The RCMP put the recovered items in a hotel room and survivors were allowed to search through for things they owned.
At a news conference in Tofino representatives of Jamie's Whaling Station (which has been in business for more than 30 years with one previous accident in 1998 that cost two lives) said they were shocked by the incident.
"This has been an incredibly difficult time for everyone involved and our whole community. The safety and security of our passengers is our main concern and we are absolutely devastated by what took place," said Corene Inouye, director of operations for Jamie's Whaling Station.
"To the best of our knowledge, there was no distress call. From what we know at this stage, it appears the incident happened so quickly the crew didn't have an opportunity to send out a mayday," she said.
However, the crew was able to access emergency flares.
Ms. Inouye said the skipper was experienced and the Leviathan II was a sound vessel that had made the same trip twice a day for the past 20 years.
Mr. Bray said the three crew members had been left traumatized.
He said the ship had more than 50 life jackets aboard as well as three life rafts. Passengers weren't wearing life jackets.
"Transport Canada advises not to wear a life jacket on a vessel with enclosed compartments," said Mr. Bray. "In the event of a sinking, it would be very difficult to exit a vessel when you're being held up to the ceiling or the deck with a life jacket on. So, on larger vessels, we're not required to have passengers wear the life jackets."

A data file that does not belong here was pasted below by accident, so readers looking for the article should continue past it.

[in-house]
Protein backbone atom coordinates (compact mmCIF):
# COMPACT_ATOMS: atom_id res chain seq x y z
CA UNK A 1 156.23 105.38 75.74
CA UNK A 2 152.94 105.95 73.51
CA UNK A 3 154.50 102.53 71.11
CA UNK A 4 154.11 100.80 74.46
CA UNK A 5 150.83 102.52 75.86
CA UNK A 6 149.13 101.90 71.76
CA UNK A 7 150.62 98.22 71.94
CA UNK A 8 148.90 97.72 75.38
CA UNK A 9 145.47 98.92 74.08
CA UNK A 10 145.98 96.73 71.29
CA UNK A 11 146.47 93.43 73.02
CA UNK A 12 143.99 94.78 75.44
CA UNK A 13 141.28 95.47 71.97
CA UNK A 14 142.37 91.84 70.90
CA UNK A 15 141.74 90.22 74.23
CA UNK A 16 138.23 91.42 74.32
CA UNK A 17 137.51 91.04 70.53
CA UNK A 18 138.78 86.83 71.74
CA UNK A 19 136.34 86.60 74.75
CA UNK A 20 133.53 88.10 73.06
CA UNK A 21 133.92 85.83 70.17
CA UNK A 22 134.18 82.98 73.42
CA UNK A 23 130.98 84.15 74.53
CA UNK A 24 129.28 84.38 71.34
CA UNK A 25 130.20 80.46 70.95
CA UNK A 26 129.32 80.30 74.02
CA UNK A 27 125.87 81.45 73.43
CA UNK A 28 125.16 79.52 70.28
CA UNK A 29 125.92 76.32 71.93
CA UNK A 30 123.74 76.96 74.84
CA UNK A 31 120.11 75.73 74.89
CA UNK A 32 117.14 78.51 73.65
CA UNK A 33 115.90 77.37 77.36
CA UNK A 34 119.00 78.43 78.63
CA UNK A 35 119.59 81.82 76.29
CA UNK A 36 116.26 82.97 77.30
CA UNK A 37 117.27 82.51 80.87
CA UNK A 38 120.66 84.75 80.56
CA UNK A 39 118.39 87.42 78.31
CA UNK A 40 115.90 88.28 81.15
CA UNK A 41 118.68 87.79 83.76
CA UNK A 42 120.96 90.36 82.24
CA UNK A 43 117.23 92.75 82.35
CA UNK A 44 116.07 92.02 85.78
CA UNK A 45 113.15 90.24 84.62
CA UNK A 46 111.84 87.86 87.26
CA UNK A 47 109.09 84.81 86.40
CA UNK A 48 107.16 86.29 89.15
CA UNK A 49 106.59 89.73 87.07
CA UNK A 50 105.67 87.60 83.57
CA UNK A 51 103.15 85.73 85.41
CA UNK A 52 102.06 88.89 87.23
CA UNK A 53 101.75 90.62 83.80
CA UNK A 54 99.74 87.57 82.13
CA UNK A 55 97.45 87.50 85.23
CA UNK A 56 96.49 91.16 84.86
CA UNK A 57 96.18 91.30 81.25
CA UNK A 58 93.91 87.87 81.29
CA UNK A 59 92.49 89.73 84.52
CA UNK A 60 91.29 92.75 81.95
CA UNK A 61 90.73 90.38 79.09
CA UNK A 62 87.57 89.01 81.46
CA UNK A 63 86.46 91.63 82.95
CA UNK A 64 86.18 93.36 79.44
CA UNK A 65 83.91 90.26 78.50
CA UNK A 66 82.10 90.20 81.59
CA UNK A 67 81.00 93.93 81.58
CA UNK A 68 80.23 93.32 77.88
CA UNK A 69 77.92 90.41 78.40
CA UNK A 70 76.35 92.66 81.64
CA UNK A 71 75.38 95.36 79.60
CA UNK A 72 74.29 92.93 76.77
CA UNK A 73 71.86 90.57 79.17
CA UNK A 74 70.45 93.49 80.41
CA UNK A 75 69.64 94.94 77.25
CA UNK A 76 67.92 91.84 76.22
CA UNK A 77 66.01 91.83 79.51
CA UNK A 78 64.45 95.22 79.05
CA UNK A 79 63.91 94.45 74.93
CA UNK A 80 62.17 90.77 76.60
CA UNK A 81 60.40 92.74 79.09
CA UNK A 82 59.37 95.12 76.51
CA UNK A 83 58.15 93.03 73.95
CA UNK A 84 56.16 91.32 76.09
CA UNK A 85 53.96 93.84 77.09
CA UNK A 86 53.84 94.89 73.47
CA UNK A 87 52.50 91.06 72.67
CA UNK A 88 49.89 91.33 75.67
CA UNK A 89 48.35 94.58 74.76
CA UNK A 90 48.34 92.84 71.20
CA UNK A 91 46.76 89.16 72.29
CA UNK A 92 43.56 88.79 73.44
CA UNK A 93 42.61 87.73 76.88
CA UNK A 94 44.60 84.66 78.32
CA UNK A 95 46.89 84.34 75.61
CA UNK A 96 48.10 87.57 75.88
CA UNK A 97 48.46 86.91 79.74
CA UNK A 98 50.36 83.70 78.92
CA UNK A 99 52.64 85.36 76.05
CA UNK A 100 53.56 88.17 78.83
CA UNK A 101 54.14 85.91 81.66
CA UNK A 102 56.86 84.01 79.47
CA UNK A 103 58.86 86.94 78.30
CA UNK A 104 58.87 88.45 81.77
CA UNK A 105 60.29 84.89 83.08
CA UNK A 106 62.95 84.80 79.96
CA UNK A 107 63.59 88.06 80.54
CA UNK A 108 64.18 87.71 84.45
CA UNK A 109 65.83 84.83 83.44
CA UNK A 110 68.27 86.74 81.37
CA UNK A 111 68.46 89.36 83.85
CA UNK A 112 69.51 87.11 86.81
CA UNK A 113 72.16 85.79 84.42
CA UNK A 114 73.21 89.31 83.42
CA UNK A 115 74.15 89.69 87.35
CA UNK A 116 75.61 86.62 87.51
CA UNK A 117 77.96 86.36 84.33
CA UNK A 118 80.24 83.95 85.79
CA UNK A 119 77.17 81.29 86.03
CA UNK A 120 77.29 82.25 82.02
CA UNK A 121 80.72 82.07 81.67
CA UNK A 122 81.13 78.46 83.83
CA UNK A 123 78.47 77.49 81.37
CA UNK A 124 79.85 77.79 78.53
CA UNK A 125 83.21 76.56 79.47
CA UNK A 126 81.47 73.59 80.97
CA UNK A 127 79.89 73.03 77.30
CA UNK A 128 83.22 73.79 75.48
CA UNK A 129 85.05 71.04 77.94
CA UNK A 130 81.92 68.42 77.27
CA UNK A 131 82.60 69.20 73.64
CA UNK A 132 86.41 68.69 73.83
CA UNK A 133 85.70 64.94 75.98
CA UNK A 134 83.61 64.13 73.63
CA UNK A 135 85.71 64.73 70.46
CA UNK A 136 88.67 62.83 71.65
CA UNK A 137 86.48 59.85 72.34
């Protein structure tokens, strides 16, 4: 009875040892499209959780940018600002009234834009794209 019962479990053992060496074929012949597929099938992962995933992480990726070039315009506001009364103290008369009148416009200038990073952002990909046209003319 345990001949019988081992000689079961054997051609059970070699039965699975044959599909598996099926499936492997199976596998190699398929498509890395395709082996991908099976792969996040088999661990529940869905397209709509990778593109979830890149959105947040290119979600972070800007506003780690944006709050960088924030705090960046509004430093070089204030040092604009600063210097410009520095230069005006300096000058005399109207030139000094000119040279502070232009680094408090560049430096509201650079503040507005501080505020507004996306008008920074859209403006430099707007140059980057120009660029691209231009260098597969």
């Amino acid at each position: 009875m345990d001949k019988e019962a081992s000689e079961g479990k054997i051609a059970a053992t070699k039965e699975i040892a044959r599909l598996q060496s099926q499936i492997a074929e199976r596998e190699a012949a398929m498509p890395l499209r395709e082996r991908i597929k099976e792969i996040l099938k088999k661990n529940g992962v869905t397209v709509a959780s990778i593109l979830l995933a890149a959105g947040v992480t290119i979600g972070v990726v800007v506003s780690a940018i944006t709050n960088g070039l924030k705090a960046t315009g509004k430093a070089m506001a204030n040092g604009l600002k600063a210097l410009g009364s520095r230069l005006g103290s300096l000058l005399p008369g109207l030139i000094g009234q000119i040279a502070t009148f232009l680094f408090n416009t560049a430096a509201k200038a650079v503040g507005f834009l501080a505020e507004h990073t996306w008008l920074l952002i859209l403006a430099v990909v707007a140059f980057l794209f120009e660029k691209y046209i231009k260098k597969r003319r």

The accident comes as a major blow to Tofino, a small town of about 2,000 people where whale watching and ecotourism are a big part of the economy. Perched on the edge of Clayoquot Sound, the former logging and fishing town began in the late 1980s to transform itself into one of the West Coast's most popular tourism destinations. On Monday night there was a community meeting but members of the media were asked to stay outside.
Michael Harris, executive director of the Pacific Whale Watch Association, said the community is in shock over the incident.
Prime-minister-designate Justin Trudeau and B.C. Premier Christy Clark expressed their condolences.
"I was shocked and saddened to hear of the sinking of a whale-watching boat near the B.C. coast and the passengers aboard who have lost their lives in the incident," Mr. Trudeau said. Both he and Ms. Clark thanked people who helped in the rescue.
Nearly every home in Ahousaht has a marine radio and would have been aware of the Leviathan II getting into trouble, said Greg Louie, chief councillor with the Ahousaht First Nation.
Seven boats and about 30 Ahousaht people helped pull survivors and bodies from the water Sunday and most were back on the scene Monday.
"Our volunteers have all been out on the water since 7 this morning," Mr. Louie said in an interview, adding that the community has an active search-and-rescue team. "When there's a distress call, they don't wait for anybody."
According to Transportation Safety Board data, the sinking of the Leviathan II is one of the two worst marine accidents in Canada since 2004. In 2013, five died in the capsizing of the Miss Ally, on the Atlantic Coast. The worst six accidents prior to that each had four fatalities.
With reports from Wendy Stueck, Tu Thanh Ha, Mike Hager and The Canadian Press